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__After four fitful days of writing and discarding lyric ideas (all the while trying to stave off the pushy music publisher calling incessantly to check on his progress), Carl walked away from the song. “I decided to just take a rest, go to a movie and start thinking about it again the next day.”
__When he opened the paper to check the day’s listings, his eye was immediately captured by an ad for From Here To Eternity, the film that jump-started Frank Sinatra’s flagging career. But the image in the ad was not of the Chairman of the Board, but of the famous scene in which Burt Lancaster and Deborah Kerr are locked in an embrace on the beach as the tide washes over them.
__Carl never made it to the theater, but he had finally found the key to “Ebb Tide.” And it “seemed so natural and simple that I couldn’t understand why I hadn’t thought of it before.” The lyrics suddenly poured out “with scarcely a moment of reflection.”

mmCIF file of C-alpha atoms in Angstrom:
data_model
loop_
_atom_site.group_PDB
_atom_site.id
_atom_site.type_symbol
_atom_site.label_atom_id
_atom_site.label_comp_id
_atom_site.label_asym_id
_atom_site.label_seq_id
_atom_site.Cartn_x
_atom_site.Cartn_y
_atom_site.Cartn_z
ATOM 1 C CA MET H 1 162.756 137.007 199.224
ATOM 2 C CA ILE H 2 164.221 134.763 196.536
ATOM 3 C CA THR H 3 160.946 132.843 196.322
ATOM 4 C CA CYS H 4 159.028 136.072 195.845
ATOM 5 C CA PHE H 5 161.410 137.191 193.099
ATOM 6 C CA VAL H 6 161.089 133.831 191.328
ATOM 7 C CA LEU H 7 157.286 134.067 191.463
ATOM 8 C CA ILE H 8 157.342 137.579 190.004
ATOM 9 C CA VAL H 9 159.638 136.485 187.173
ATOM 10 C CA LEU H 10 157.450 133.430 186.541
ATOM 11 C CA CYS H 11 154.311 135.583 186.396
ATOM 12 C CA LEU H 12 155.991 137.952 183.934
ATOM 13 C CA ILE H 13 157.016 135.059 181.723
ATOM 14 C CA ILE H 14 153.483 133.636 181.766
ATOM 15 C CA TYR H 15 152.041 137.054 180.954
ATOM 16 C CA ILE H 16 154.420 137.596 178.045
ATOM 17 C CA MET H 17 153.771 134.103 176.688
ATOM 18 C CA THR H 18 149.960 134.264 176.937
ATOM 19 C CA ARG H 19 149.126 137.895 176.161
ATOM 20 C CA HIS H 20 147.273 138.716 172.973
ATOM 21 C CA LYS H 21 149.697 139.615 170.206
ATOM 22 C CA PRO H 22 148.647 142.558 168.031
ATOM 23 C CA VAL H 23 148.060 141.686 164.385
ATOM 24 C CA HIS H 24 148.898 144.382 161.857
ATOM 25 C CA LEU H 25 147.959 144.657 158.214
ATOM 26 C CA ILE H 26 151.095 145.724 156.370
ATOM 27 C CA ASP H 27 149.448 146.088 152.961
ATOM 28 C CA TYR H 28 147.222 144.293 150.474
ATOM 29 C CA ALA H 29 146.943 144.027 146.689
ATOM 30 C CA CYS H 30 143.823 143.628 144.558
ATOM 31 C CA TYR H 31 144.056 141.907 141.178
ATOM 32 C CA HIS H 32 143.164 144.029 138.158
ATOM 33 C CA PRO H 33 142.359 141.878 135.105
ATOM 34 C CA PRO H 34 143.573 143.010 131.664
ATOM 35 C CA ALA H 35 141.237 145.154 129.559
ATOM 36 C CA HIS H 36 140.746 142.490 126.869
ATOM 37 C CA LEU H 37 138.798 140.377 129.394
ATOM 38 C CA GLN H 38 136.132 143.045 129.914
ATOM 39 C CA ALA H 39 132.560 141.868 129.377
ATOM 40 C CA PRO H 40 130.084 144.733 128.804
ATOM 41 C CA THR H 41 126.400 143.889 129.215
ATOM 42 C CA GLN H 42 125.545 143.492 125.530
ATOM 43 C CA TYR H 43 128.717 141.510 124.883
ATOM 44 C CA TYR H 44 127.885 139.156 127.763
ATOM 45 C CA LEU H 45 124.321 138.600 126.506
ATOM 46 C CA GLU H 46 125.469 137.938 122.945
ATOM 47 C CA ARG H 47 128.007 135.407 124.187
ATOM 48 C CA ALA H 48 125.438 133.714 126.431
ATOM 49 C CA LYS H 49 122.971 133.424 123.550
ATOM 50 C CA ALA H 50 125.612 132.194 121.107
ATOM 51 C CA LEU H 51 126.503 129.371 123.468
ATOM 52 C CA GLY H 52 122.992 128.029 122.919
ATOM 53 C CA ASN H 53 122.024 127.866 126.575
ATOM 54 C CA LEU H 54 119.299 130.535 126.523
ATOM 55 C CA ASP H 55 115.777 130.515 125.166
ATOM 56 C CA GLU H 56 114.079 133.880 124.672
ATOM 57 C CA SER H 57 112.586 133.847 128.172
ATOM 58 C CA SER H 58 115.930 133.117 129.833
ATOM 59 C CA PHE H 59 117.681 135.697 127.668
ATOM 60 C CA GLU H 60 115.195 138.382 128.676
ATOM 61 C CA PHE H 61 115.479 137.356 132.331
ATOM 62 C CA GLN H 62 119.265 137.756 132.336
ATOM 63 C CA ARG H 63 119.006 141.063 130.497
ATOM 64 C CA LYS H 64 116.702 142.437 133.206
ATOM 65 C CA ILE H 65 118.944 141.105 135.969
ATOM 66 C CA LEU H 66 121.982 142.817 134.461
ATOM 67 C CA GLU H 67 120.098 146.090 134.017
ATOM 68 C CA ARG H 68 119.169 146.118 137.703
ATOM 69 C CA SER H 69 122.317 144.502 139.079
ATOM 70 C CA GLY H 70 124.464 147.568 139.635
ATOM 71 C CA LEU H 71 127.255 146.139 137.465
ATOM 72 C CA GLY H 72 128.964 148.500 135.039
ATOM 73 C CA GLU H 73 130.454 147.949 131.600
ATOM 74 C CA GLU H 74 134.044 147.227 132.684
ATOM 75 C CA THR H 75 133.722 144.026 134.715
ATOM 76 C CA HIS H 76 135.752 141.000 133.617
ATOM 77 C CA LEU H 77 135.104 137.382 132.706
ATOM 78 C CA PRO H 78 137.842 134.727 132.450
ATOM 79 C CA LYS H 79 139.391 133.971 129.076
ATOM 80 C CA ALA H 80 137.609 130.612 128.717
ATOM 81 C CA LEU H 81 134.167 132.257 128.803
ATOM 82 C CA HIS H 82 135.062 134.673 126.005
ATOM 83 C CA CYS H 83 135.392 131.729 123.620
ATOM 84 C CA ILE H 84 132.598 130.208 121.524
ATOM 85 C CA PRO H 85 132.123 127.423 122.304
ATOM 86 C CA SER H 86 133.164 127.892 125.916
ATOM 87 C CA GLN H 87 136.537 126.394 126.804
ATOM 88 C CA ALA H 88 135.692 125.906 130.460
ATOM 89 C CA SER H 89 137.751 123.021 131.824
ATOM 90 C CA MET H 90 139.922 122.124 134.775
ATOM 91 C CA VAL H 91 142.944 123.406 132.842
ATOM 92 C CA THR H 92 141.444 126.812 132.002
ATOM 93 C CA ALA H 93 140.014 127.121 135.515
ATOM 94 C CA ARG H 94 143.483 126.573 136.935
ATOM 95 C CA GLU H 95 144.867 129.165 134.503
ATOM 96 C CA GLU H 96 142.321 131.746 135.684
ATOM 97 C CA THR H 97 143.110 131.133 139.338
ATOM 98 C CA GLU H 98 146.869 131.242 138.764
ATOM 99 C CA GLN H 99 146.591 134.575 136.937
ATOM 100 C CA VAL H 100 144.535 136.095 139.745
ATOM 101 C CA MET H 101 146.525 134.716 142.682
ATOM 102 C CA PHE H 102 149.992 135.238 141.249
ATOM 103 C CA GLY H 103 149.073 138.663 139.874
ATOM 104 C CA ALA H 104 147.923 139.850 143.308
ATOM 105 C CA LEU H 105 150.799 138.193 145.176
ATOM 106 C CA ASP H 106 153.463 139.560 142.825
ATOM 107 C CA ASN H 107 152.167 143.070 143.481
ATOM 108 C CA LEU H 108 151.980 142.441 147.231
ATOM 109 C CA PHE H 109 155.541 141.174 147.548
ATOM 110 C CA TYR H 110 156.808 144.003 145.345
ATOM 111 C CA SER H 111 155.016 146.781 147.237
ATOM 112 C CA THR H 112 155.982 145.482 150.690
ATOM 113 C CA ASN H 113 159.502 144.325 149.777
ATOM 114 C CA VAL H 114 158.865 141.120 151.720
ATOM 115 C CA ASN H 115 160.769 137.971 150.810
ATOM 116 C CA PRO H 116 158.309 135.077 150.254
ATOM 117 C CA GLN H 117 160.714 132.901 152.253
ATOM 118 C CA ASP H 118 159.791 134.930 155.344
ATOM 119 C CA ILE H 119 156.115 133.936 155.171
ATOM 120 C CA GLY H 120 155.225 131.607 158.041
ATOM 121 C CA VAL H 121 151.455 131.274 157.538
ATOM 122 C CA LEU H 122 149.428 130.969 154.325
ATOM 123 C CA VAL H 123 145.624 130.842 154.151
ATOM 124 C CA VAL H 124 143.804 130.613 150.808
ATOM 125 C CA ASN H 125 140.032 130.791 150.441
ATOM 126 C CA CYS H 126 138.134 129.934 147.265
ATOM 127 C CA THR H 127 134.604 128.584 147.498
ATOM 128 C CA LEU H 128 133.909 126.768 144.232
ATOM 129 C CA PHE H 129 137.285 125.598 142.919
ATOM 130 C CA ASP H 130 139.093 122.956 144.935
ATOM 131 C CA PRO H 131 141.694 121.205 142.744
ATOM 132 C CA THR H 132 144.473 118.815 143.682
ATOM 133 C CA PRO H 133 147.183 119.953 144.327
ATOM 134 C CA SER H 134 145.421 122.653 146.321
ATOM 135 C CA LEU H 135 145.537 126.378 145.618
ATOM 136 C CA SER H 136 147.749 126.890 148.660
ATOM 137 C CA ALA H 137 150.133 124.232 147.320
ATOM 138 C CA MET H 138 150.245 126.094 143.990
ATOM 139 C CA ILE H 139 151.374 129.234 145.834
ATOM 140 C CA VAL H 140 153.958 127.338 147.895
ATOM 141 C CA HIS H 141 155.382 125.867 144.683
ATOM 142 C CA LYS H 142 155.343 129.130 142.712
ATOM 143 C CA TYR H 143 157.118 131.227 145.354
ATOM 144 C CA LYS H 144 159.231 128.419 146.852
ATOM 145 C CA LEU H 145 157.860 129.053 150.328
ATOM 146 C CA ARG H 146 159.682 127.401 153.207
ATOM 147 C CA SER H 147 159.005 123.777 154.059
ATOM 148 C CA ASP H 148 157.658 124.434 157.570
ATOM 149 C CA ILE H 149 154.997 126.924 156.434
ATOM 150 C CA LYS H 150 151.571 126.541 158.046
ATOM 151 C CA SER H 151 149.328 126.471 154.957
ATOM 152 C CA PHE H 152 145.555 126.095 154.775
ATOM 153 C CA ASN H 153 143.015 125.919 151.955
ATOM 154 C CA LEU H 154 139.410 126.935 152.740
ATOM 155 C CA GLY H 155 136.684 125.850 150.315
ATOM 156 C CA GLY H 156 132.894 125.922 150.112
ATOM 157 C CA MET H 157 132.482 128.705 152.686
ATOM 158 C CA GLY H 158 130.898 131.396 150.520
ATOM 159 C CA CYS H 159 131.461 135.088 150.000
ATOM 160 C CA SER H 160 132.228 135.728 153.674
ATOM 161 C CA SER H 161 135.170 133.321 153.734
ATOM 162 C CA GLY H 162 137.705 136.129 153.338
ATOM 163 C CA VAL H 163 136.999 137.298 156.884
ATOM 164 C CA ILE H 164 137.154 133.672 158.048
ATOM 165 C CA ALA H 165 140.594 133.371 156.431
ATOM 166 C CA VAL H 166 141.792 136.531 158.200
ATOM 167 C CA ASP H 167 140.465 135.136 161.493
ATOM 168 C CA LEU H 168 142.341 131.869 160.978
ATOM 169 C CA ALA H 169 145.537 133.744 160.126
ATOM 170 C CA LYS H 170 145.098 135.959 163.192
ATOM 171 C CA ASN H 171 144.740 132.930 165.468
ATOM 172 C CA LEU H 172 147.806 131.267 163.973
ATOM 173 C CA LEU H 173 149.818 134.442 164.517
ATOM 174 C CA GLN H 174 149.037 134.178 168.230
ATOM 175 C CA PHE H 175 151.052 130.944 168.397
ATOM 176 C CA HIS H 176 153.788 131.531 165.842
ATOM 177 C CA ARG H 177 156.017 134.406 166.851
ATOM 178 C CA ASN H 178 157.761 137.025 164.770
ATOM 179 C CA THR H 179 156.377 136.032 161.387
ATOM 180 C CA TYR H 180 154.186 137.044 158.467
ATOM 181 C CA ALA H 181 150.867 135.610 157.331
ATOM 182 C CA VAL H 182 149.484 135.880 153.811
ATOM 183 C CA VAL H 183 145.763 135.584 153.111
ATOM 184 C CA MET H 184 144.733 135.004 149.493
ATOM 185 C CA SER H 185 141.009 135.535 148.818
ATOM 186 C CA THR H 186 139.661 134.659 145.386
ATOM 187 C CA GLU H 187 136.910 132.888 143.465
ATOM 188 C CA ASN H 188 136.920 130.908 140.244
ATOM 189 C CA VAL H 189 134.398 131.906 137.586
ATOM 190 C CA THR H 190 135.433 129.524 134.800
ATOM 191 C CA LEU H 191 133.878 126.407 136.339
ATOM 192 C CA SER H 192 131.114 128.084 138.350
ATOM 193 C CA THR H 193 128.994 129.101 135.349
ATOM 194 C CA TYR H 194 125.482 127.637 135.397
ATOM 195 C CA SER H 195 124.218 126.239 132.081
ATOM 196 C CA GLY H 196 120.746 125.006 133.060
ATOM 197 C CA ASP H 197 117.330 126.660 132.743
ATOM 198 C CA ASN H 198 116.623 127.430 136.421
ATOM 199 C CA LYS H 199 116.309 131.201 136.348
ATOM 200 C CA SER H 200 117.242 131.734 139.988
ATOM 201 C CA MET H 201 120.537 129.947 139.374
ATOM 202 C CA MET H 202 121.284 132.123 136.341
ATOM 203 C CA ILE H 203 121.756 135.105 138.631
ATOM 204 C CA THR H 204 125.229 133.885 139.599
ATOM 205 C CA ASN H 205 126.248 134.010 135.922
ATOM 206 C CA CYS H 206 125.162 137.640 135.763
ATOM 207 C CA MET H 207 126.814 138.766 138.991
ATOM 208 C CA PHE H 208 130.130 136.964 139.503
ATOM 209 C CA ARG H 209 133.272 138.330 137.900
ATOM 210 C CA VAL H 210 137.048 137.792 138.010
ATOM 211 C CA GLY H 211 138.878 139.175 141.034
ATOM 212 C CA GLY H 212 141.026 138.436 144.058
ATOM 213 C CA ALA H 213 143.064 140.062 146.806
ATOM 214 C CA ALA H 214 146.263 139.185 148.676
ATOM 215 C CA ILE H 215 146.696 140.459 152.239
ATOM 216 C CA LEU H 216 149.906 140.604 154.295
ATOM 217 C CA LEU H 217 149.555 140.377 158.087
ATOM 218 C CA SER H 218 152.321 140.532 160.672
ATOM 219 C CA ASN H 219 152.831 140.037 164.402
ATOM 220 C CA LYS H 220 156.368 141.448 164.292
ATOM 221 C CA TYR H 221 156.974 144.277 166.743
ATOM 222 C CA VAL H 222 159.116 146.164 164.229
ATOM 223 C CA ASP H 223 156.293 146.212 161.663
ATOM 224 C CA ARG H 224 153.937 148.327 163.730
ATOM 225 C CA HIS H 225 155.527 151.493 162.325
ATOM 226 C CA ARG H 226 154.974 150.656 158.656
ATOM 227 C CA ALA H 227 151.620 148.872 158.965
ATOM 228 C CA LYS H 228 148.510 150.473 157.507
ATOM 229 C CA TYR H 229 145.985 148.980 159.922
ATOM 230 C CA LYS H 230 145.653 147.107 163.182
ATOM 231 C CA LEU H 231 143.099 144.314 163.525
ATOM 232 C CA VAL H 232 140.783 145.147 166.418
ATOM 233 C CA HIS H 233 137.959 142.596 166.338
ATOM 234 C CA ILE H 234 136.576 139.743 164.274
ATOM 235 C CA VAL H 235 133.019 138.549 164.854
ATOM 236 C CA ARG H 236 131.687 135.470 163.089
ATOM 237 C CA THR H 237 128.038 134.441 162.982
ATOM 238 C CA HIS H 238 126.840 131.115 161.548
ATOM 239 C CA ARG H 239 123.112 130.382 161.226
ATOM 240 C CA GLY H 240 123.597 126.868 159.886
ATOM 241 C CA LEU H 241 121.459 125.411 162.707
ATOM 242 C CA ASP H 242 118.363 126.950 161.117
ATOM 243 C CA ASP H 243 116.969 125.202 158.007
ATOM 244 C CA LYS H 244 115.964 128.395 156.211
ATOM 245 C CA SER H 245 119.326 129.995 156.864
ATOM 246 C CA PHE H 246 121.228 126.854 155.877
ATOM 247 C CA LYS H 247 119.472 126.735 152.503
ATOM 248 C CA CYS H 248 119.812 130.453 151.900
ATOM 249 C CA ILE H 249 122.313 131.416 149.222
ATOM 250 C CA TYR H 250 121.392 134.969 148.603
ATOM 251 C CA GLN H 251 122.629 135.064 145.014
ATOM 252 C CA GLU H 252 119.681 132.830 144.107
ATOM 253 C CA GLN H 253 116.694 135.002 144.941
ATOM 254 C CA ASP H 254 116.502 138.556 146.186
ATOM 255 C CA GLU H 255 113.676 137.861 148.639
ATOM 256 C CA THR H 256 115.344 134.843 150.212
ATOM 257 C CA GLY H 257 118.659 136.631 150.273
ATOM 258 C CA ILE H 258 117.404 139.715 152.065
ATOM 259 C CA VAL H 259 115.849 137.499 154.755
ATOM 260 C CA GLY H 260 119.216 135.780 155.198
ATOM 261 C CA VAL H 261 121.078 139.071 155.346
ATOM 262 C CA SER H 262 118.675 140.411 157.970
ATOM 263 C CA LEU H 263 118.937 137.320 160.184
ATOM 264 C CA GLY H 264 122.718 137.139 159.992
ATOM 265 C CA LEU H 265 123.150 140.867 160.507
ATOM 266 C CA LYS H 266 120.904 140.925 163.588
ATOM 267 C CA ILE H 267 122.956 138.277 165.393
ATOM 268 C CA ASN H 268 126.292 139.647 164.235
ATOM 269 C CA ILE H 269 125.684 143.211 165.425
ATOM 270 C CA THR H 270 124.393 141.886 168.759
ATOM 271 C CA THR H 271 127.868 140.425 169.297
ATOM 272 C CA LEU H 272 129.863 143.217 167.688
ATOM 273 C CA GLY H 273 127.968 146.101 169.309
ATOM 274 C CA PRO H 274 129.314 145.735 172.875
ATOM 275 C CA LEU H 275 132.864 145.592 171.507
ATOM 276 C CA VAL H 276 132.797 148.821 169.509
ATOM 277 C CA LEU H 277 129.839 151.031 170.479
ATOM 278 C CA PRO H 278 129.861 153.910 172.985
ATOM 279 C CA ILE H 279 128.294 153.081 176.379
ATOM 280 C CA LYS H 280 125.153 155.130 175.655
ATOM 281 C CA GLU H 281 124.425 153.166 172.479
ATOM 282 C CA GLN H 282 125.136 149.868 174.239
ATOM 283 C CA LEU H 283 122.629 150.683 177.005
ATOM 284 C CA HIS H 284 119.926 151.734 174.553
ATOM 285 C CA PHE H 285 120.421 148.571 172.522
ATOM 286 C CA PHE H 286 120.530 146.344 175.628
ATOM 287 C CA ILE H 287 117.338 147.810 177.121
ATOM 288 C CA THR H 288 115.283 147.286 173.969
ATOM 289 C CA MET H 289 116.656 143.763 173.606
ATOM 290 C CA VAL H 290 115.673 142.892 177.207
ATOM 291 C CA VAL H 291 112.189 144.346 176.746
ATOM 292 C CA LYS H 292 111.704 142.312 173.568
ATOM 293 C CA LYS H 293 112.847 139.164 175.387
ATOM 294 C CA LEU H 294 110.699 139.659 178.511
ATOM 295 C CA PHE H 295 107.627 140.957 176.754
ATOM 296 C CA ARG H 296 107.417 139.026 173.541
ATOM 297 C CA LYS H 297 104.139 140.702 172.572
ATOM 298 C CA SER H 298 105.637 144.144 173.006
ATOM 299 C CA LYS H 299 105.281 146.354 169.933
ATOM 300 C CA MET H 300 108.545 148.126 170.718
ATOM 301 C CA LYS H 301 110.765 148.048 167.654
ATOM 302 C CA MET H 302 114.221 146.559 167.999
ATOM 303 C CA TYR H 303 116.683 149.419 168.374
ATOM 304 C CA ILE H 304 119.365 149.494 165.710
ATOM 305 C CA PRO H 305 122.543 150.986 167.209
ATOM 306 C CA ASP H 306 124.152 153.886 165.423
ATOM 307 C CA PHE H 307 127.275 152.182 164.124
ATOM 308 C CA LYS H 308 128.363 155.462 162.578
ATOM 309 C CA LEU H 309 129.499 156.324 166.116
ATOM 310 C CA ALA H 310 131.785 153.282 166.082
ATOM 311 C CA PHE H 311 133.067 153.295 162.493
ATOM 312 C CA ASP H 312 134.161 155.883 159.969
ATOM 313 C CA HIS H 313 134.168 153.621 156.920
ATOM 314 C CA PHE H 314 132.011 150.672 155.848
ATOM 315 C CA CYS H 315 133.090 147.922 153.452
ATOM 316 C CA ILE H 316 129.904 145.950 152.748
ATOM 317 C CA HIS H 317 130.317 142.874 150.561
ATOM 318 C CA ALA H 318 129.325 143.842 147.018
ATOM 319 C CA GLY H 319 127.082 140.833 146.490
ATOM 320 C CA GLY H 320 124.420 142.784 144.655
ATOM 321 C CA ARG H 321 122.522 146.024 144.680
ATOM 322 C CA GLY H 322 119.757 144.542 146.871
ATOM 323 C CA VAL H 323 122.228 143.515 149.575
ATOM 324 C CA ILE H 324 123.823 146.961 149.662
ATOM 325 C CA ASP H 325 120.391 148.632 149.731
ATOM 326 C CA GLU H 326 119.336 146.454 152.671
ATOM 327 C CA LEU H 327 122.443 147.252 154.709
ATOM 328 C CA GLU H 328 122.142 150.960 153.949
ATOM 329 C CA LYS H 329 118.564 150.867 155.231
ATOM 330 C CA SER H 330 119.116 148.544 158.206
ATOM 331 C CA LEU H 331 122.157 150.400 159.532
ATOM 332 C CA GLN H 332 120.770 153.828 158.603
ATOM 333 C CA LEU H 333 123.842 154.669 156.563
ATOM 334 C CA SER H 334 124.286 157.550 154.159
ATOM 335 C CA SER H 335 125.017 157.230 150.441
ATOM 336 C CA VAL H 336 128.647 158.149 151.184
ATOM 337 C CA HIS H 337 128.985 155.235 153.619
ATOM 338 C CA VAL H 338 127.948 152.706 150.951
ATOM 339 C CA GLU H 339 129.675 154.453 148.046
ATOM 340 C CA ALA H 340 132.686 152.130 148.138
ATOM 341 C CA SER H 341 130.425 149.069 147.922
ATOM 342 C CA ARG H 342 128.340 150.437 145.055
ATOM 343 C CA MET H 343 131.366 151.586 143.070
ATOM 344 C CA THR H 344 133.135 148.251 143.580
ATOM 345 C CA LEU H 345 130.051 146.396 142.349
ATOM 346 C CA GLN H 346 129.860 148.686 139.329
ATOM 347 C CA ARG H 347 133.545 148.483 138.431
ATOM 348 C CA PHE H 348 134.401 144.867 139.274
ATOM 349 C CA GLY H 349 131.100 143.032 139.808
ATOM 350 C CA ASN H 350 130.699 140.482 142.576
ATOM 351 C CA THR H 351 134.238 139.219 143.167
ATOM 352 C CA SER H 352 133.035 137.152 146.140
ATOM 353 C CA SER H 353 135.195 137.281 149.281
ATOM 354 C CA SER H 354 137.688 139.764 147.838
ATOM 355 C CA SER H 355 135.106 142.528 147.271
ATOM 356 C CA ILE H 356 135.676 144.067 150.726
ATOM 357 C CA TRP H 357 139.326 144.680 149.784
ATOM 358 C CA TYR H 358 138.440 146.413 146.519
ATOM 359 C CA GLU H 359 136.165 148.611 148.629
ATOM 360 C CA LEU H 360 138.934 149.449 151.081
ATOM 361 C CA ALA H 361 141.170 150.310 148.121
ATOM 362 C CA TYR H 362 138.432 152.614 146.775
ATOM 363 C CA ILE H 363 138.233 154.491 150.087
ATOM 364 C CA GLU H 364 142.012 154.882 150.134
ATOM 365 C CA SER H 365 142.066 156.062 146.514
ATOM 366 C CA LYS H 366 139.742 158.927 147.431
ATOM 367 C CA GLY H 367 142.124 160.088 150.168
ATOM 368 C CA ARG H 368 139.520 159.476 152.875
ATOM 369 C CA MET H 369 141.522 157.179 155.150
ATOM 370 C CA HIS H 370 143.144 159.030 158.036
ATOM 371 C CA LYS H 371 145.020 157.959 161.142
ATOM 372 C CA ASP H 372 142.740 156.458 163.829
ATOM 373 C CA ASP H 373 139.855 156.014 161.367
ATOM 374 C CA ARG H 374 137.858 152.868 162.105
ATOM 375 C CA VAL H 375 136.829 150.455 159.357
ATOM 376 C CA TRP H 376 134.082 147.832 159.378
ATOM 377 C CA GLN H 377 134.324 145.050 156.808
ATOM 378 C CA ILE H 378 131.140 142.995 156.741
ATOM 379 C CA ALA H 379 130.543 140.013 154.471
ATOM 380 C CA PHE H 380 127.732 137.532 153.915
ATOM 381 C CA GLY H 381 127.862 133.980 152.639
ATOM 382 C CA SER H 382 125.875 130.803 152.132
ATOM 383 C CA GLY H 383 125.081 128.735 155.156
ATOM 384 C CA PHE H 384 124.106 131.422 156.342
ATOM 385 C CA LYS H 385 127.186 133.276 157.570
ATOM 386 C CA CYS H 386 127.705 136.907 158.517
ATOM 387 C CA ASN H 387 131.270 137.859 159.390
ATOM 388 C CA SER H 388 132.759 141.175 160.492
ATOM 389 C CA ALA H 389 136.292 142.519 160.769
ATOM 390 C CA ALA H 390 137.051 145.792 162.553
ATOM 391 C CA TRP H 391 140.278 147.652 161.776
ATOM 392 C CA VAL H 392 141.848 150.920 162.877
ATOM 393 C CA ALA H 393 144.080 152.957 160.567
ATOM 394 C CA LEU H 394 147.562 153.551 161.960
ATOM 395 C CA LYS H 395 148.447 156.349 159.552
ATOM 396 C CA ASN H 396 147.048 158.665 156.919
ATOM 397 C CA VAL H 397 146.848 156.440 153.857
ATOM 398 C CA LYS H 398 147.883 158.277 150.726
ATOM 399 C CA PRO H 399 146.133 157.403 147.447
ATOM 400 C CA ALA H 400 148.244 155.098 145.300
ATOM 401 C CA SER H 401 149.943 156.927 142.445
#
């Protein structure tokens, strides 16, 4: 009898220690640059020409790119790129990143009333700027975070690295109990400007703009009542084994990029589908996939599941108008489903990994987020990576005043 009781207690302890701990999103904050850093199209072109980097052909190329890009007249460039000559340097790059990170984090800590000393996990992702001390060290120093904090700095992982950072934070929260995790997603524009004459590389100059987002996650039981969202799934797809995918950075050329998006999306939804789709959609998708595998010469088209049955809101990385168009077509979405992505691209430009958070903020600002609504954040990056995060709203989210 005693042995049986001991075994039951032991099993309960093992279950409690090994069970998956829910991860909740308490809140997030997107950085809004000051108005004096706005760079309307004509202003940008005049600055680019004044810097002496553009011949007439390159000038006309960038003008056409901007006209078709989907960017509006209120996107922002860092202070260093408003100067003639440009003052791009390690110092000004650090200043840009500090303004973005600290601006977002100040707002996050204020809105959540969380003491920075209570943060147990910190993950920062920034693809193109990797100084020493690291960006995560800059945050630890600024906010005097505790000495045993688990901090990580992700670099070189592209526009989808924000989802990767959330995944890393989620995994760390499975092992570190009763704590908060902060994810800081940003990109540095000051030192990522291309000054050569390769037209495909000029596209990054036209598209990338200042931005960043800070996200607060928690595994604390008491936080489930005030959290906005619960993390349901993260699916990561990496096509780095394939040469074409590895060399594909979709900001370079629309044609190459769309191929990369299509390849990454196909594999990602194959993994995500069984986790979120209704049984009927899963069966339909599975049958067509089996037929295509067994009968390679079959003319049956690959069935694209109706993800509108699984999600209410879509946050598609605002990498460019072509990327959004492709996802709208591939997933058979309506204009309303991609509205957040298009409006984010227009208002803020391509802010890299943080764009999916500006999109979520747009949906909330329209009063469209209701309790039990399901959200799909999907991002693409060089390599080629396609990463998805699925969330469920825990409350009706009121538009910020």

__Carl Sigman was doubtless not the first songwriter in history to write a popular song that lacked a chorus or even the mention of the title in its lyrics (and Roy Orbison would employ that approach to considerable success in the ‘60s), but “Ebb Tide” shares both distinctions. Likening the meeting of two lovers to the flow of the tide, Carl went places he hadn’t gone before as a writer, finding drama, overpowering emotion, tenderness, and gripping poetry in the scene he had set, beginning with the first indelible image: “First the tide rushes in/plants a kiss on the shore/then rolls out to sea/and the sea is very still once more,” sung to a melody that first rises gently and subsides, then, as the song and story progress, swells and explodes in a rush of primal energy before subsiding again in a moment of tenderness and calm. In a lesson more than a few contemporary songwriters ought to heed, Carl found a way to describe that most elemental of human drives and desires — sex — in mesmerizing, poetic terms all the more erotic for being suggested rather than explicitly described. >

Carl (back row, center, with head on Sammy Cahn’s shoulder) with other charter inductees in the Songwriters Hall of Fame, 1972.

Cartoon from The N.Y. Post, 1948.
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